Binding a Future of Violence: Acts, Signs, and Interpretations in the Racial State

Moore, Abigail, Sociology - Graduate School of Arts and Sciences, University of Virginia
Reed, Isaac, University of Virginia

The underlying theoretical question driving Binding a Future of Violence: Acts, Signs, and Interpretations in the Racial State asks what it would mean to think of the state not as having a monopoly on legitimate violence, but as having a monopoly on the processes of legitimation for violence. While these phrases may amount to very similar things in practice, approaching the relationship between the state and various forms of violence from the perspective of legitimation shifts the analytical emphasis to processes of interpretation, and the legal validation and perpetuation of certain interpretations over others. I argue that temporality has been a broadly neglected aspect of this signification. That is, the Supreme Court is an arena in which interpretations about the past, present, and future of specific acts of violence function to actively influence whether that violence will be reproduced, or will be radically resignified. Many studies already exist that trace the processes by which certain acts come to be resignified within the legal system—the advent of the concepts of domestic violence and hate speech are two such examples from the past century. But what is the relationship of these processes of resignification to state power itself? I am arguing that legal resignifications are not authorized by pre-existing sources of state power. Rather, the process of legal resignification is itself one of the primary mechanisms by which state authority is constructed, legitimated, and continuously iterated.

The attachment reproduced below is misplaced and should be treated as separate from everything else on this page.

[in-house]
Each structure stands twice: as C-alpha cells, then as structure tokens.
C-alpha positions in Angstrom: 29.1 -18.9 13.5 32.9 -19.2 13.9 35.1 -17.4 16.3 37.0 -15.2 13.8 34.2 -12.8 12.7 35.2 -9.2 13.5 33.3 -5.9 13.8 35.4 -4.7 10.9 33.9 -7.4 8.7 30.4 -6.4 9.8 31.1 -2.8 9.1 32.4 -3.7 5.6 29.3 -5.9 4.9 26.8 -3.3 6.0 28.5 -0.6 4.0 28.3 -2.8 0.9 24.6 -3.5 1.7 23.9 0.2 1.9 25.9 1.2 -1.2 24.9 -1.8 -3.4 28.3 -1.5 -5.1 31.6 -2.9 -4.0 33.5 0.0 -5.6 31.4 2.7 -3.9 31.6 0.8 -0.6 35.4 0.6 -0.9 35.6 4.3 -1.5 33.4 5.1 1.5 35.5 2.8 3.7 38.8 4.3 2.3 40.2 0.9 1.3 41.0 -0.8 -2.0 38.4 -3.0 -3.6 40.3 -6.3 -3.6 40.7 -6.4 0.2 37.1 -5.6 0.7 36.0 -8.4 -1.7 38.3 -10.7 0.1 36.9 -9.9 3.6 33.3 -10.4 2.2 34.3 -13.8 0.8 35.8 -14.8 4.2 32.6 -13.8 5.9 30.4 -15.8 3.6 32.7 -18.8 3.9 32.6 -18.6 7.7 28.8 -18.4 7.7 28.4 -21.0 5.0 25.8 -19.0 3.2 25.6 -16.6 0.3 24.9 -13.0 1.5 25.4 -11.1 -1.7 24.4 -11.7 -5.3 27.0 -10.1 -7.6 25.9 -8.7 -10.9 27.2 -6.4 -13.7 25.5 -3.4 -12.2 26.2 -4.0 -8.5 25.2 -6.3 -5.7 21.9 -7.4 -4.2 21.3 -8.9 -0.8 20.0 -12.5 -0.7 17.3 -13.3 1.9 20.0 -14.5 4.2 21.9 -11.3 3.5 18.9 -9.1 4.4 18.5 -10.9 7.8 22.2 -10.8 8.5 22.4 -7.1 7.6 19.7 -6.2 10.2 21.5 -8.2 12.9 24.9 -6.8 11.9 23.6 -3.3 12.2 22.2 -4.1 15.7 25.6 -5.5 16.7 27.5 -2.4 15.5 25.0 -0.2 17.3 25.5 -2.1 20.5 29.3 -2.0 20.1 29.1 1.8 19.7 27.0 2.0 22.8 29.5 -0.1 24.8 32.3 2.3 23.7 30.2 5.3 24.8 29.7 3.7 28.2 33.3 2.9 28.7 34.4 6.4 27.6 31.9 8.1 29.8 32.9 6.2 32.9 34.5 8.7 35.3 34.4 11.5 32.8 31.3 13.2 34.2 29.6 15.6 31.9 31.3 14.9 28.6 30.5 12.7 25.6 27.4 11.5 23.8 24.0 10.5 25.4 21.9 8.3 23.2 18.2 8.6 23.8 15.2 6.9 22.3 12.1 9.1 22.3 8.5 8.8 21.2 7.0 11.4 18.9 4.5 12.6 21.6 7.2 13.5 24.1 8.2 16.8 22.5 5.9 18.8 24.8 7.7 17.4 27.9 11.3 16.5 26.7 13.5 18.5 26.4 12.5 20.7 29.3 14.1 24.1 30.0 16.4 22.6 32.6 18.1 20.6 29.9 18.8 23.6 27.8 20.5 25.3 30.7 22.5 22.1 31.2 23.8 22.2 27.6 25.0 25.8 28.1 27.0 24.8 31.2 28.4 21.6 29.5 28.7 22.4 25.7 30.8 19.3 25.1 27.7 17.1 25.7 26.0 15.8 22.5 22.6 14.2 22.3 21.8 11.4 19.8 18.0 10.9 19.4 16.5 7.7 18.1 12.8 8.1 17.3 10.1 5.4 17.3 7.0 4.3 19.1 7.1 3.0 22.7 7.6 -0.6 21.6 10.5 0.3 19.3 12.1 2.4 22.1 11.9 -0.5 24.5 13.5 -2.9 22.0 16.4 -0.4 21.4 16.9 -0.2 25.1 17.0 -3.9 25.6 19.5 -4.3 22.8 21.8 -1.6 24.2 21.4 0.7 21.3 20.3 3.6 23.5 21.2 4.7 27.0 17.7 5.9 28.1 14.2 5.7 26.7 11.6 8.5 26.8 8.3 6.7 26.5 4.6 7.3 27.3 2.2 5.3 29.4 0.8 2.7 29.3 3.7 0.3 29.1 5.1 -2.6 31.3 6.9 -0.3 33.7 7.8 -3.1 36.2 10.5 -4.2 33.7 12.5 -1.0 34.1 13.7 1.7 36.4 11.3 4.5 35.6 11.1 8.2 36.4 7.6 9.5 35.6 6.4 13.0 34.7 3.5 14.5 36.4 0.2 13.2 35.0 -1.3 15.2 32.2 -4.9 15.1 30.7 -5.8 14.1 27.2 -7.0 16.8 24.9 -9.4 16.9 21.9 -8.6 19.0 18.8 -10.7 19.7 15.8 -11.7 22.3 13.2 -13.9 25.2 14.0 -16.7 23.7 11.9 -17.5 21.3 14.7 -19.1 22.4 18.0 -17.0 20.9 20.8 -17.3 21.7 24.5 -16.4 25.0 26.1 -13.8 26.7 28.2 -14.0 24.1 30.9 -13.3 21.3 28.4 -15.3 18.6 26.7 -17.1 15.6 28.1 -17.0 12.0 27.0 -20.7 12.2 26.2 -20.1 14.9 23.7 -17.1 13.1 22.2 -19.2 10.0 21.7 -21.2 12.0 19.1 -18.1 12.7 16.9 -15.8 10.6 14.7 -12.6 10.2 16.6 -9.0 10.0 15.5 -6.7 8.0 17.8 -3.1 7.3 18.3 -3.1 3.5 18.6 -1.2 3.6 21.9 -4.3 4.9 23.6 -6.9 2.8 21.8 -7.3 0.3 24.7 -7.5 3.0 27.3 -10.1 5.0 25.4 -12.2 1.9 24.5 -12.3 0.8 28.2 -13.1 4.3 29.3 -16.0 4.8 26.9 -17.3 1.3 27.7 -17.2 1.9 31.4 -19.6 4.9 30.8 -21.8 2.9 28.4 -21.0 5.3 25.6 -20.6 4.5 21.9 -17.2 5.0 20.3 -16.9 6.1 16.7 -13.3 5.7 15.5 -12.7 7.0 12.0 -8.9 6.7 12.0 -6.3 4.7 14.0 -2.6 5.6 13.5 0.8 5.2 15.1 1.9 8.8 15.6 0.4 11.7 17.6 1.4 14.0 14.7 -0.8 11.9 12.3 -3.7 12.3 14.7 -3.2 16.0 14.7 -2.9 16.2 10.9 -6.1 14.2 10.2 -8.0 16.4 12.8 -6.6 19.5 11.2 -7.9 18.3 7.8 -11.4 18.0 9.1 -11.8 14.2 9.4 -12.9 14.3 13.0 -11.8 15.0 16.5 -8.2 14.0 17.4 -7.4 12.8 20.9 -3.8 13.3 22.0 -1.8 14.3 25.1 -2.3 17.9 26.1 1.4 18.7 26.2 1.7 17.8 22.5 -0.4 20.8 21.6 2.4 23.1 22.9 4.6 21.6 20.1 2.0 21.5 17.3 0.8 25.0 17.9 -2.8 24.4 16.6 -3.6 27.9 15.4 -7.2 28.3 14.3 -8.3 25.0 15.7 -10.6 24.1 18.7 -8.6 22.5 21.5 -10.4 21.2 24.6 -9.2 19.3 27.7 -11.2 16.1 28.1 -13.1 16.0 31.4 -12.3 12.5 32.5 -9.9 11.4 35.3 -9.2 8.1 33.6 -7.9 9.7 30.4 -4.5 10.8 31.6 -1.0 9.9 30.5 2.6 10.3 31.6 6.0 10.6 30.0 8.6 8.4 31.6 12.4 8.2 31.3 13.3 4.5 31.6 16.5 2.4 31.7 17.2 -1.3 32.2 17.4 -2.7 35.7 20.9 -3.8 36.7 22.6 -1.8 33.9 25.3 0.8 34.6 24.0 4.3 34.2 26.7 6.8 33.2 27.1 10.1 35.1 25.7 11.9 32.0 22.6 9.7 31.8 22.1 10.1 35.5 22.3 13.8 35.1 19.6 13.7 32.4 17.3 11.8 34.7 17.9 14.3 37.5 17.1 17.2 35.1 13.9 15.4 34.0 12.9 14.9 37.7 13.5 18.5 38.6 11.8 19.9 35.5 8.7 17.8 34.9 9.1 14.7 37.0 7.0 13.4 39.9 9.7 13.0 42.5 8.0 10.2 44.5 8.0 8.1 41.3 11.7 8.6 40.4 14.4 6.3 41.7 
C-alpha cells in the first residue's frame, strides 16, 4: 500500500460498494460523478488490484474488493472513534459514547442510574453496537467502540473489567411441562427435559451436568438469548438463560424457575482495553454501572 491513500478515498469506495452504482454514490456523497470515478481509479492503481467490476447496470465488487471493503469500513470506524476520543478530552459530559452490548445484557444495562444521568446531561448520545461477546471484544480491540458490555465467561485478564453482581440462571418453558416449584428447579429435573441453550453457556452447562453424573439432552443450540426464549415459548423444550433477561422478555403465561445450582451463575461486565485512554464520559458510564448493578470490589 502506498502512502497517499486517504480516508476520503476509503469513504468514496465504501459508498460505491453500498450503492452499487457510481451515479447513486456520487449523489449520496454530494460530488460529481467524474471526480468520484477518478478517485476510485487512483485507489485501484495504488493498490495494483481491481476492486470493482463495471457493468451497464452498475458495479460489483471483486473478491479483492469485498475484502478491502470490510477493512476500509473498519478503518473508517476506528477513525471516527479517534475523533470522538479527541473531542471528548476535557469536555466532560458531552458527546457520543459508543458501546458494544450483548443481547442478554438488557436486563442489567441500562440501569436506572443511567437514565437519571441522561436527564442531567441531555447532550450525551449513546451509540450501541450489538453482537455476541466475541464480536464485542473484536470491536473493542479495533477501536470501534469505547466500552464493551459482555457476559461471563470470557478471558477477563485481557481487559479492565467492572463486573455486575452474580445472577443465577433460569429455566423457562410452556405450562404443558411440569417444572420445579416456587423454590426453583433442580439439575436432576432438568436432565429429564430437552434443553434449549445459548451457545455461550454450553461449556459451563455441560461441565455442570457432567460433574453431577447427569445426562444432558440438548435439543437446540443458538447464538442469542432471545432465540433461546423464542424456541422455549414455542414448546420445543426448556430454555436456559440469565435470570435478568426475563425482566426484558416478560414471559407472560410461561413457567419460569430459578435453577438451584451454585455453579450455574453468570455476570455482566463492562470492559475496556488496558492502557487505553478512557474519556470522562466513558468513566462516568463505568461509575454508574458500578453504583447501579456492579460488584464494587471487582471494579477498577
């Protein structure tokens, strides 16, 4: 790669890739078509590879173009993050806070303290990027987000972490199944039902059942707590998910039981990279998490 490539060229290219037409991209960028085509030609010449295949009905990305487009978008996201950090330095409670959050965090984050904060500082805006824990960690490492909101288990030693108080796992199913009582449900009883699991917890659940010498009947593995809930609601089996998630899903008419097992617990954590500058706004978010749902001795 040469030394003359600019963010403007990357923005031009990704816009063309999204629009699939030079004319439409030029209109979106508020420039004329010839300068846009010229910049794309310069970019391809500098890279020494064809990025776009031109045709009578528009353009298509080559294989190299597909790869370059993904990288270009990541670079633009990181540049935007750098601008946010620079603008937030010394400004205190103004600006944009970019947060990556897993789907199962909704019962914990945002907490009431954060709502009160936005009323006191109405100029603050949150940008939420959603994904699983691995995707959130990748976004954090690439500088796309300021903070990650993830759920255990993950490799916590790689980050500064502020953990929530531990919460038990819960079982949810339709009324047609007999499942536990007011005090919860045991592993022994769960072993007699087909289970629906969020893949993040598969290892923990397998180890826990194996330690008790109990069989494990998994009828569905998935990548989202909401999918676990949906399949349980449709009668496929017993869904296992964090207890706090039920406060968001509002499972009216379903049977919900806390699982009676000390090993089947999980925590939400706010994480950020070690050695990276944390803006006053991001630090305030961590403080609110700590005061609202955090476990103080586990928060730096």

PHD (Doctor of Philosophy)
Supreme Court, Semiotics, Cultural Theory, Race, Temporality
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